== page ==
be prolix

See: outpour
References in classic literature ?
All that I have said to thee so far, Anselmo, has had reference to what concerns thee; now it is right that I should say something of what regards myself; and if I be prolix, pardon me, for the labyrinth into which thou hast entered and from which thou wouldst have me extricate thee makes it necessary.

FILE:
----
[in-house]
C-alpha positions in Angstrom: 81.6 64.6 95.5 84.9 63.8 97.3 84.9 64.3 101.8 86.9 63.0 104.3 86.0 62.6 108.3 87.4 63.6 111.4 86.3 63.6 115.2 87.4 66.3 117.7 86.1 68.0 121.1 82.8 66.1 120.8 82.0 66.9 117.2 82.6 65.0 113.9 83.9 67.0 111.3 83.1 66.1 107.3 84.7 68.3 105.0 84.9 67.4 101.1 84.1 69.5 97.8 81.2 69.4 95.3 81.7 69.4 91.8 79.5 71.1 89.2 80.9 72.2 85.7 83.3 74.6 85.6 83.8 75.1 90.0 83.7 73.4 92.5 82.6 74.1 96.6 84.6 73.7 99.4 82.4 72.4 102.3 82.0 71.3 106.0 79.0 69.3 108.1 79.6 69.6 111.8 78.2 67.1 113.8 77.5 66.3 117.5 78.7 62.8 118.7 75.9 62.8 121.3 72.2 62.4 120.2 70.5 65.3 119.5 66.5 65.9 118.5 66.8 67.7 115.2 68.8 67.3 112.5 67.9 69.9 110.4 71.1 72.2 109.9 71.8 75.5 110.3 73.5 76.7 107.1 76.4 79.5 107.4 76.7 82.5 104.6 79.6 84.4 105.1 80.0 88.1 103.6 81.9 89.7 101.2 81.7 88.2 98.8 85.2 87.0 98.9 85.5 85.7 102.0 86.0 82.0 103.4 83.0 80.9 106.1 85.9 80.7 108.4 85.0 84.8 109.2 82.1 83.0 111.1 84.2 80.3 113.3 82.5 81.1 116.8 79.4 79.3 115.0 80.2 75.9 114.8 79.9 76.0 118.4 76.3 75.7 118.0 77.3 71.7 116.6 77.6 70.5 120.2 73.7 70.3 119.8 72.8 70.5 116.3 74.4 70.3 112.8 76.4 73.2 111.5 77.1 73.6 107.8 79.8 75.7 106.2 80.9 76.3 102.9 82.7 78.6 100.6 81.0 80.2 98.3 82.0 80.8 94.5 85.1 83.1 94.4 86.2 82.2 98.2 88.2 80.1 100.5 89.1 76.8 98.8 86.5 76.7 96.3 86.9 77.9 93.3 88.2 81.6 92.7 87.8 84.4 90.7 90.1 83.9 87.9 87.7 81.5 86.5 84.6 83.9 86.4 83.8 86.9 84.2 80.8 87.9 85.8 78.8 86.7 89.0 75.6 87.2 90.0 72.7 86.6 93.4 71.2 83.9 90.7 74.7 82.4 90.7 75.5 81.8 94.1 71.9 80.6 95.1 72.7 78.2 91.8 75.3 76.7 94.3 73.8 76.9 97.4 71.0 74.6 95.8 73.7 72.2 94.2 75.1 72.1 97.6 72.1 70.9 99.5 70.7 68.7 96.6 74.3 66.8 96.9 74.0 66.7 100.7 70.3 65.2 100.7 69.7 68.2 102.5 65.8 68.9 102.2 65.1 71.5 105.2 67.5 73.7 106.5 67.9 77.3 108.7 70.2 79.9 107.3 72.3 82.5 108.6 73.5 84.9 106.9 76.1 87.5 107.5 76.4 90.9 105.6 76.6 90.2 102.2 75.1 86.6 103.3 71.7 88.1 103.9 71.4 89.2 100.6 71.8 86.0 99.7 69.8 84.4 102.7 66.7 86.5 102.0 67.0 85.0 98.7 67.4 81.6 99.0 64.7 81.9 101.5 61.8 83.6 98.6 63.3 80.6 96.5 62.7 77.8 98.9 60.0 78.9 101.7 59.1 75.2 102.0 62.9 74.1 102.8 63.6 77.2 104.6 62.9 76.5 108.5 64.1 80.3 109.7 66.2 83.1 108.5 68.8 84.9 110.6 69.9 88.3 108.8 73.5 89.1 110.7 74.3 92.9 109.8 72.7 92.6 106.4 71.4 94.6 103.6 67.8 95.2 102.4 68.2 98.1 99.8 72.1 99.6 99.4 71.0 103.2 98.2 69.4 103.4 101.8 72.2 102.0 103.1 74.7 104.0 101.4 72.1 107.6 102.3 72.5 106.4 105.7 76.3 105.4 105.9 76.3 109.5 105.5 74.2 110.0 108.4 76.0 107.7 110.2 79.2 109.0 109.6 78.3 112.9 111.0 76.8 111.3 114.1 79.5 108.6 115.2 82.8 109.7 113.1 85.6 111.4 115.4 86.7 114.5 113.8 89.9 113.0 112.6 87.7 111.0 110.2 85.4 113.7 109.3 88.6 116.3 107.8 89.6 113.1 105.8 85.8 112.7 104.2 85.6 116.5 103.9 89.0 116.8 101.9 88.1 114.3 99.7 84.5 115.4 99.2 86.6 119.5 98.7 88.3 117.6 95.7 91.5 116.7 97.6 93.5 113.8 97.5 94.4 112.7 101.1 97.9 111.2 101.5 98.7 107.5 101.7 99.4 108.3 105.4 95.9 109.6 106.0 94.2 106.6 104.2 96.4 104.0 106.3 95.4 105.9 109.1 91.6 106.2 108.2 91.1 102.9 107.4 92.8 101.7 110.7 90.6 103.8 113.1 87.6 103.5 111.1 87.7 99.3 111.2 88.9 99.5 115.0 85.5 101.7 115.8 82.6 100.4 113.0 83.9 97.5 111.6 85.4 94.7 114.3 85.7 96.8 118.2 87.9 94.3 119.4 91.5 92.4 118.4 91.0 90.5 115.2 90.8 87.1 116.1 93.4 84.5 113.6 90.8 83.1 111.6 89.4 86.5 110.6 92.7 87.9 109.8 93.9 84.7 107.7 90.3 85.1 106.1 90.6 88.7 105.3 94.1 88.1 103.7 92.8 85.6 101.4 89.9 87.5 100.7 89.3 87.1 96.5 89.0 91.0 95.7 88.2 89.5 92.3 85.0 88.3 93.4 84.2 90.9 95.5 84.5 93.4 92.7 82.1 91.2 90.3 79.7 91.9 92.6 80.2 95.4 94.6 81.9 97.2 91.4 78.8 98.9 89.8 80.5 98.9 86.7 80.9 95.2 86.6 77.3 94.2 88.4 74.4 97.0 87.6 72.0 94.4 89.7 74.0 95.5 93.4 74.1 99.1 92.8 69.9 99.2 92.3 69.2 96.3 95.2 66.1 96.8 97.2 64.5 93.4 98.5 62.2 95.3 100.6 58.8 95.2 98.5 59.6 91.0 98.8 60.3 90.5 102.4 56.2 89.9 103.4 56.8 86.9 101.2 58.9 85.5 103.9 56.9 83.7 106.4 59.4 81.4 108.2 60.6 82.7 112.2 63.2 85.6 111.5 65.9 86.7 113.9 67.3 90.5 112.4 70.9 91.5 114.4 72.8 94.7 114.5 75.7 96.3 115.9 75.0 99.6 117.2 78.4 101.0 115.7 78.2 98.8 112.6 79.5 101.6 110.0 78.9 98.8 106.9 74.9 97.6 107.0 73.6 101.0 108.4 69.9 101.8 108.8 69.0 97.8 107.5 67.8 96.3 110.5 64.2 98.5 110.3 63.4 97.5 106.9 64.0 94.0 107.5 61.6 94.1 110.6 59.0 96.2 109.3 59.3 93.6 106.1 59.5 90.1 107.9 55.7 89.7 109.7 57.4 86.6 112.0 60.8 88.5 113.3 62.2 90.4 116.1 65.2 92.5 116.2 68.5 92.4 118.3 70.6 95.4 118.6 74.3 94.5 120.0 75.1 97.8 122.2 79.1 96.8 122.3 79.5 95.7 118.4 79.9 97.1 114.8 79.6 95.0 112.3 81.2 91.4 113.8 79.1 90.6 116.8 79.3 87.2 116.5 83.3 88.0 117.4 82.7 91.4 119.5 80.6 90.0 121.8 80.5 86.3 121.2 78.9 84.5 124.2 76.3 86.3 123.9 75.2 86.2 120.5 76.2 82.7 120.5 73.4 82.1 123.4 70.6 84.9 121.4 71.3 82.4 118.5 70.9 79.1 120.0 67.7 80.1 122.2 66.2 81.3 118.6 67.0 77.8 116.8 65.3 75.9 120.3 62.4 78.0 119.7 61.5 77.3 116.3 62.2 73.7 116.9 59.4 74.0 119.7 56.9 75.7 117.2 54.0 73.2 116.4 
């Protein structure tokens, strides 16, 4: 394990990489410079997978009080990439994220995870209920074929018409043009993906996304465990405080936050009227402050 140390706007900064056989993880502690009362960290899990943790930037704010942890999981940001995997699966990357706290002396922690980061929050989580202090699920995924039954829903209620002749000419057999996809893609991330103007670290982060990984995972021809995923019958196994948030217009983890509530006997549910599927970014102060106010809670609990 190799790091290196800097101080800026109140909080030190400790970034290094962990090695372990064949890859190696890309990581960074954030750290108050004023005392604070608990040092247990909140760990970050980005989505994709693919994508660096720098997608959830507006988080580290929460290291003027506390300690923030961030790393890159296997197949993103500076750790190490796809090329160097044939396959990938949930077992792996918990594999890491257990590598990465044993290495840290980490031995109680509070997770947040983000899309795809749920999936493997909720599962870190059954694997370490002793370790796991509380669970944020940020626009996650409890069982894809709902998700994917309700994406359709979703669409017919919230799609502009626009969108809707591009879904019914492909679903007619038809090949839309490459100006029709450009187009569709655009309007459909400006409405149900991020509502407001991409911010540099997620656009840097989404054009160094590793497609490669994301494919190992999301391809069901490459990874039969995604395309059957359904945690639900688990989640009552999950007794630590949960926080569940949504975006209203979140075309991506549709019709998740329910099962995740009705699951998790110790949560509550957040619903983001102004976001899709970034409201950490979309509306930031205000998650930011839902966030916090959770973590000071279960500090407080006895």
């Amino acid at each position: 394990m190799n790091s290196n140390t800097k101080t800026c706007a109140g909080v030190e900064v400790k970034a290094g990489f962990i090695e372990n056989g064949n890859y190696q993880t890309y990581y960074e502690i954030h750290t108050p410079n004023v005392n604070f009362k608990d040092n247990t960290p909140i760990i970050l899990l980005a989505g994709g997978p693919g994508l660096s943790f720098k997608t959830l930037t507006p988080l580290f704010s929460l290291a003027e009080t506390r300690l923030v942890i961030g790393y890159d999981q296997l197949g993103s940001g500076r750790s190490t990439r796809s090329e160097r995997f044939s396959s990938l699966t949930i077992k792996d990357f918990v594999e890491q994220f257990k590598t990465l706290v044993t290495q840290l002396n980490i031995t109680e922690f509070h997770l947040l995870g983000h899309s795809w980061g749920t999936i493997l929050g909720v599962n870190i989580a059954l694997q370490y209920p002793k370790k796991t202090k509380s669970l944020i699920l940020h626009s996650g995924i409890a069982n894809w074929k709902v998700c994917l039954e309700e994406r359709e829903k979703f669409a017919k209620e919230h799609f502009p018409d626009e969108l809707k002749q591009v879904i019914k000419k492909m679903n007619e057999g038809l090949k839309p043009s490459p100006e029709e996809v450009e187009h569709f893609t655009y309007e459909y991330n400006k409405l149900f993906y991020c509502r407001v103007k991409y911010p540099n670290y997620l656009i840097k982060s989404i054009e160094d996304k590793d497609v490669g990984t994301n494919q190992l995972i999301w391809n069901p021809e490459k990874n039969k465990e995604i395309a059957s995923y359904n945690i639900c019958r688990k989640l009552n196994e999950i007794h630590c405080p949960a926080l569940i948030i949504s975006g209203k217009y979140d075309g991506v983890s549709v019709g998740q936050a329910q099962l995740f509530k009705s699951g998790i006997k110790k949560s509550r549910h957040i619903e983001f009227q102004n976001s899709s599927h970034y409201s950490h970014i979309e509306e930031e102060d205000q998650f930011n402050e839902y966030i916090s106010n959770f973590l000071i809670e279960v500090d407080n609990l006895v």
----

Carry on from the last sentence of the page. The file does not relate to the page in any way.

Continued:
Fudge's prose can be prolix and inelegant, and her insistence that scholarship errs "by ceasing to interpret the animals [in early modern texts] as animals" (176)--as if it were possible to read without interpreting, or to have pre-interpretive access to the nature of animals "as animals"--must be regarded as theoretically naive.